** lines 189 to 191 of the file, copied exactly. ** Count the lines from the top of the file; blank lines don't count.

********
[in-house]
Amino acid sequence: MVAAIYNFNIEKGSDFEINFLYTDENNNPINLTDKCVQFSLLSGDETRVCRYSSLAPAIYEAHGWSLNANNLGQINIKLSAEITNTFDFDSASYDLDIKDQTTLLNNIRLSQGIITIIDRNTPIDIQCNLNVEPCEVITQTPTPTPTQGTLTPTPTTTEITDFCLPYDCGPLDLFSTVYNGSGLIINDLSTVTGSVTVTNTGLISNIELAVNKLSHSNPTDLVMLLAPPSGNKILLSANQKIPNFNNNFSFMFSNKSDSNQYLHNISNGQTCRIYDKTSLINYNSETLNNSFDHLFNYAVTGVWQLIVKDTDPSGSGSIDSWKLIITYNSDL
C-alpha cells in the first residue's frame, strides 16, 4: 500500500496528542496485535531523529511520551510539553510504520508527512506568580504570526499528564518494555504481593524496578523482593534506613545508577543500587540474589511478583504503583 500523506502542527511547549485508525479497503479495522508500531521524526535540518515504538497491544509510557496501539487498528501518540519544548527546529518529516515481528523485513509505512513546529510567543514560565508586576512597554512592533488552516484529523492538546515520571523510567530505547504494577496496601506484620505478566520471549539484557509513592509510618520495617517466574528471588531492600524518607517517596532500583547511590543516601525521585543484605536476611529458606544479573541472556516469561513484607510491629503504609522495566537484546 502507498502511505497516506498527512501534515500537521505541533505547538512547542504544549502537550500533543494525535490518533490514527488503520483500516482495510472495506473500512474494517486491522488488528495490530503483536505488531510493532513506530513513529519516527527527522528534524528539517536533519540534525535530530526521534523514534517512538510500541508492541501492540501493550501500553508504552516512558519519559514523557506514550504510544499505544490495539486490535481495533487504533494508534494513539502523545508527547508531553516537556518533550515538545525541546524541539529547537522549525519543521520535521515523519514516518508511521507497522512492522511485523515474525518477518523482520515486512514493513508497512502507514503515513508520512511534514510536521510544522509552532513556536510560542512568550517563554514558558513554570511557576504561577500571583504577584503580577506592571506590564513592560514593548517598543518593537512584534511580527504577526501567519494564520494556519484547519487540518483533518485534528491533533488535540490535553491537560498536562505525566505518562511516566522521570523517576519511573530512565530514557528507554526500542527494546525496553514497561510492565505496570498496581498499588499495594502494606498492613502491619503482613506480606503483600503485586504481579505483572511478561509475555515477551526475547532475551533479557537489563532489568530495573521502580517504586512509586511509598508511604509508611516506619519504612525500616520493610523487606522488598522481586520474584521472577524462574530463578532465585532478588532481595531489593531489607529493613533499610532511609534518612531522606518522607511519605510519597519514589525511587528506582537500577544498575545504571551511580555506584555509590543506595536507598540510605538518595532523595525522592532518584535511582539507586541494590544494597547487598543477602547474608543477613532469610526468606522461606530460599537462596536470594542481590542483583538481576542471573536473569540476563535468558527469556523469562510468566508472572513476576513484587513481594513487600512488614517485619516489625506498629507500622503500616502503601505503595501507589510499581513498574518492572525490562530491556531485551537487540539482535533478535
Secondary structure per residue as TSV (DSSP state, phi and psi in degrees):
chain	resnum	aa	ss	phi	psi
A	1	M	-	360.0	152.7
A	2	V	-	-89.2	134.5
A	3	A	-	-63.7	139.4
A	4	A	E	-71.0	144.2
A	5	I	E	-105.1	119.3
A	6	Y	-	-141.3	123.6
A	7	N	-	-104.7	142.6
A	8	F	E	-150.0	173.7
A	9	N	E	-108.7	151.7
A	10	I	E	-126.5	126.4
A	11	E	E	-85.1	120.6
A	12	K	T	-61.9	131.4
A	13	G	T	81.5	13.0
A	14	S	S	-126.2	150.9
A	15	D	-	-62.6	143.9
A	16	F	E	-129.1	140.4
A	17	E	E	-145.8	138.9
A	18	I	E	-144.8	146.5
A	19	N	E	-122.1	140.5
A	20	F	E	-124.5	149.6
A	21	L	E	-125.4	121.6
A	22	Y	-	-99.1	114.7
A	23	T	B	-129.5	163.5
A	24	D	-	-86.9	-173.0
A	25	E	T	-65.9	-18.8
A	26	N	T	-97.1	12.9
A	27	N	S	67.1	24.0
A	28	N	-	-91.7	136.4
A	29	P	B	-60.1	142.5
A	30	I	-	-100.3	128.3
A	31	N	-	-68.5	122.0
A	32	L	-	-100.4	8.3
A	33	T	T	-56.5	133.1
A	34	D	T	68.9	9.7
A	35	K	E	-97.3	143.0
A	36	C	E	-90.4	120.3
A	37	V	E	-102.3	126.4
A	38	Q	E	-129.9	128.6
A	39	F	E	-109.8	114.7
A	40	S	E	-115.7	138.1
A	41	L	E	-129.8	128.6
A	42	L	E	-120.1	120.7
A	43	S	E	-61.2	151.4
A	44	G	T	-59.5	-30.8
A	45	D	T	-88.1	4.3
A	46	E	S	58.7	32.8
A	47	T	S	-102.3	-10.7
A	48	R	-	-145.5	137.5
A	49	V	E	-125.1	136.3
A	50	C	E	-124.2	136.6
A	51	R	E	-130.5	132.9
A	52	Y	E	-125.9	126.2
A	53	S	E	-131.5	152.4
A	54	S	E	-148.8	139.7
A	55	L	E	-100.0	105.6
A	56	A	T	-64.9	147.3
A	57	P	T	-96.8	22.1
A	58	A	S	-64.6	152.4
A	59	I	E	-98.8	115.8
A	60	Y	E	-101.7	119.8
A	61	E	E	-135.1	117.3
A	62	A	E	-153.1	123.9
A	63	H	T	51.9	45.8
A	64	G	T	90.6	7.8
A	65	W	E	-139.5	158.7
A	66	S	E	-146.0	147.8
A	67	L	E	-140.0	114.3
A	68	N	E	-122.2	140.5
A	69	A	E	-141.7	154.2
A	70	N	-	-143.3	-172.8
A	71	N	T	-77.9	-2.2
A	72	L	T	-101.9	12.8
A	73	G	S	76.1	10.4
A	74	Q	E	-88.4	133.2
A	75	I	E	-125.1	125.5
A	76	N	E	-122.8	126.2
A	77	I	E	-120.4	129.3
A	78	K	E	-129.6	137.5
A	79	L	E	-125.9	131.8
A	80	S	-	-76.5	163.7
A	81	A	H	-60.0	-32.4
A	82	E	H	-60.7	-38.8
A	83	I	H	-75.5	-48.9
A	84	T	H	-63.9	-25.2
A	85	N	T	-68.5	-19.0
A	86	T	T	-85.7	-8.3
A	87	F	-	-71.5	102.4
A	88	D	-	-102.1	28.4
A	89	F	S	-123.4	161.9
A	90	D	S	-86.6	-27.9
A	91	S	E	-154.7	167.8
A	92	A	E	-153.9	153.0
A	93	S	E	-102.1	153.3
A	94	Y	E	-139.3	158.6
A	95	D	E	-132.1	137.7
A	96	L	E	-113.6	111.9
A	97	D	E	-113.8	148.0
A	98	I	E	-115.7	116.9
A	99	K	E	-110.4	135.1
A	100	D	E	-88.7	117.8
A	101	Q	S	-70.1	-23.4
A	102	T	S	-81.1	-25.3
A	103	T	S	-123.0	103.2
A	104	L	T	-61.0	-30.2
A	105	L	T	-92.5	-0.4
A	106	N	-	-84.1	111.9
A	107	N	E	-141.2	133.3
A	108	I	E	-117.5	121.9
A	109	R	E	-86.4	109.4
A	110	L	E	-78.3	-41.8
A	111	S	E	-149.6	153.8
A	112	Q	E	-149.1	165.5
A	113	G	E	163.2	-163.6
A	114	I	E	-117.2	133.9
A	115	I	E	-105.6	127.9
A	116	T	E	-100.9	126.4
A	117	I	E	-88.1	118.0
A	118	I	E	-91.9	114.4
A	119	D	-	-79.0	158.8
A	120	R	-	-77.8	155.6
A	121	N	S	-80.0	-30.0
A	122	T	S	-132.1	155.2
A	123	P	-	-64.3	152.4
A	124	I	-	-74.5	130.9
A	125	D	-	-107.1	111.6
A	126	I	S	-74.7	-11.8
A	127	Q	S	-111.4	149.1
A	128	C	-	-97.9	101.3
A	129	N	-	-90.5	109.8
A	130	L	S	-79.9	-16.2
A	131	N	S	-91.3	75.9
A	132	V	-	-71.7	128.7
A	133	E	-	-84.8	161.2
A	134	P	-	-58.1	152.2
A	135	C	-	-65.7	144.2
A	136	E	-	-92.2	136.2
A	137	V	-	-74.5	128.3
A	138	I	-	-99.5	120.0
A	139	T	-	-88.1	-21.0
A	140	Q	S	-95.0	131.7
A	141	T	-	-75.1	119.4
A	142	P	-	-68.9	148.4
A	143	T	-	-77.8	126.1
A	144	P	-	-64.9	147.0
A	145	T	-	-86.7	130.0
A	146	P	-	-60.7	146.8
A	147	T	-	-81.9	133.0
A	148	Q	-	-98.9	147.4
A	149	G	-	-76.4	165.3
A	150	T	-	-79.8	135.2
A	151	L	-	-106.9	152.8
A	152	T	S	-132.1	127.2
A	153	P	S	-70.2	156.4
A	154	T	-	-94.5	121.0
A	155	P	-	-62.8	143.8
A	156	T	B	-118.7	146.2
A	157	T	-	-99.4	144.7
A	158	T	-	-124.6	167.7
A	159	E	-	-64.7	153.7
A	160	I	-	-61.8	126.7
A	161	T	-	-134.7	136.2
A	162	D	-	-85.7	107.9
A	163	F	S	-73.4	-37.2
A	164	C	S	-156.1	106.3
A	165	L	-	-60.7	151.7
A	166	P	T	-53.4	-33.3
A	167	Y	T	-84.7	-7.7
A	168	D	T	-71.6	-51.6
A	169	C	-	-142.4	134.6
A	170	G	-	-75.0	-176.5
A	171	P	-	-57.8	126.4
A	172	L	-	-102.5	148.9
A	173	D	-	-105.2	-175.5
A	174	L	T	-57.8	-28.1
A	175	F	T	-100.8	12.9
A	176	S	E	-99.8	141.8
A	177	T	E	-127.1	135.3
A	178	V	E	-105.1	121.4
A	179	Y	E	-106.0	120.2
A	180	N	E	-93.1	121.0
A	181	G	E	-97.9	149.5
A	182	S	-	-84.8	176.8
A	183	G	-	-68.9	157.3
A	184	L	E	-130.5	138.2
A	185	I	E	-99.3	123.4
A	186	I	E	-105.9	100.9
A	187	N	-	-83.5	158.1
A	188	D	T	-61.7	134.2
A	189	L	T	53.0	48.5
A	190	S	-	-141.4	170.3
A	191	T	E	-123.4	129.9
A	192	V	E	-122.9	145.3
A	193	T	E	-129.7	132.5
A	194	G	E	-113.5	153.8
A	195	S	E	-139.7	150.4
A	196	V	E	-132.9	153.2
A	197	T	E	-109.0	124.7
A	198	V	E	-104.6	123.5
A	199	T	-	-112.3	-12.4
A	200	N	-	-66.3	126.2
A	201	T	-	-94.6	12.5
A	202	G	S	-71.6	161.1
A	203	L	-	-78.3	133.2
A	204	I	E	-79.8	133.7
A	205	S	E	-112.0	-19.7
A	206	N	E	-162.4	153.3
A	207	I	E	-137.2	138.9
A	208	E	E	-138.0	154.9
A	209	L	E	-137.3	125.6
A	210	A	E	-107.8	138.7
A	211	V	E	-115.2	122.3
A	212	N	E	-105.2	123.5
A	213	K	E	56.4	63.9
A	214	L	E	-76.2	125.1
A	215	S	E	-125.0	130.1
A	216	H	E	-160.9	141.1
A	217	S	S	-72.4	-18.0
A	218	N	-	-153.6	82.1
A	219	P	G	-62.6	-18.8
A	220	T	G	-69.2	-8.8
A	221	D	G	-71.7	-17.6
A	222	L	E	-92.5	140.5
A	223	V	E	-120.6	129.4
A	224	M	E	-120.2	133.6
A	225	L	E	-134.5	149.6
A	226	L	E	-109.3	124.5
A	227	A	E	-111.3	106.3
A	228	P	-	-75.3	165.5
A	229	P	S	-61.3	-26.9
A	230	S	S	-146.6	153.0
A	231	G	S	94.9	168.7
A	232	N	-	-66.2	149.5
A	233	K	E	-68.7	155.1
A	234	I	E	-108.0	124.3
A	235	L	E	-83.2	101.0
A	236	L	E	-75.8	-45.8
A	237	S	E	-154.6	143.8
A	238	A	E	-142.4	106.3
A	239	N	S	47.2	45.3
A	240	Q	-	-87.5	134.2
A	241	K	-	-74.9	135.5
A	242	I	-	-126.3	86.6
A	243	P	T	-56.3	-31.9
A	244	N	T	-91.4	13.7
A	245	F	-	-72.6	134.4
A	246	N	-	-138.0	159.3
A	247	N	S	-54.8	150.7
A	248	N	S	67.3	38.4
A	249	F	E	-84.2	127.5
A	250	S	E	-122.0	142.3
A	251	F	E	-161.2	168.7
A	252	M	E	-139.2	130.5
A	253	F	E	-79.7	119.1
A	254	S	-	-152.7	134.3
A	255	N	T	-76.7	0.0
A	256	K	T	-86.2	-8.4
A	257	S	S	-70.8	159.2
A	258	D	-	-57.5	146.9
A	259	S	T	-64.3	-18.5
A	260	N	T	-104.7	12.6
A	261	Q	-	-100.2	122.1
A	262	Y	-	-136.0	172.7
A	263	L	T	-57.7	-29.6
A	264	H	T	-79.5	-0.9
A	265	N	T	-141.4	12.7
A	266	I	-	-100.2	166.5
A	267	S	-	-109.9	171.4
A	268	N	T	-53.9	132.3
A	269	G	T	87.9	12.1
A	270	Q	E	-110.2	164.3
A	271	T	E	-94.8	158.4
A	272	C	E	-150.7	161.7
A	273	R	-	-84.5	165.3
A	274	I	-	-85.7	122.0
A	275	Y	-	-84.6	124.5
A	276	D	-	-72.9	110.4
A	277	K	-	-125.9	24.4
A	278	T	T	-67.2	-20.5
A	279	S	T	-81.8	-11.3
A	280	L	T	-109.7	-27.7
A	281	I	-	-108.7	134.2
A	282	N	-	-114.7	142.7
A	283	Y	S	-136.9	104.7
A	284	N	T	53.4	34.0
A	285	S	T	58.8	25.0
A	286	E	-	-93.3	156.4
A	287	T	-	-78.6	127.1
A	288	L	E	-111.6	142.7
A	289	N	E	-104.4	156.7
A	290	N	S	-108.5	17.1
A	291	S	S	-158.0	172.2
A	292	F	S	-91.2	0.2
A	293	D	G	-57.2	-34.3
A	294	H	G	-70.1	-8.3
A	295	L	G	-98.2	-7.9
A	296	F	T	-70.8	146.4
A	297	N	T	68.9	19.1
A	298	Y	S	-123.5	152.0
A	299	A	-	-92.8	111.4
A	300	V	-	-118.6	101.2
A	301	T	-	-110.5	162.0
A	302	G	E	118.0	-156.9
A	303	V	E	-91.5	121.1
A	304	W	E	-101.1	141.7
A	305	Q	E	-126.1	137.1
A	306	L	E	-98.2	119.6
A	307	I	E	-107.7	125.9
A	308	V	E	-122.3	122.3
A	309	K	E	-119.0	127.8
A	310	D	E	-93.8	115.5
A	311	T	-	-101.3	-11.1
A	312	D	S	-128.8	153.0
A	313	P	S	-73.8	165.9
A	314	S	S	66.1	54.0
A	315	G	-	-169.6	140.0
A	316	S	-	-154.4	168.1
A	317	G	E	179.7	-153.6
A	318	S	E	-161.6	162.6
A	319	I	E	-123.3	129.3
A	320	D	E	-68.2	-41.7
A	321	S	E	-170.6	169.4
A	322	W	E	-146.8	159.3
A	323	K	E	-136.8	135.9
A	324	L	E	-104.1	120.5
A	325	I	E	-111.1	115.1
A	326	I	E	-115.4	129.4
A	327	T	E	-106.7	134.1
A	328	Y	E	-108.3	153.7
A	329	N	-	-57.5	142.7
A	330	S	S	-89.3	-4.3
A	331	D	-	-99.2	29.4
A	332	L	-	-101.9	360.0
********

A	184	L	E	-130.5	138.2
A	185	I	E	-99.3	123.4
A	186	I	E	-105.9	100.9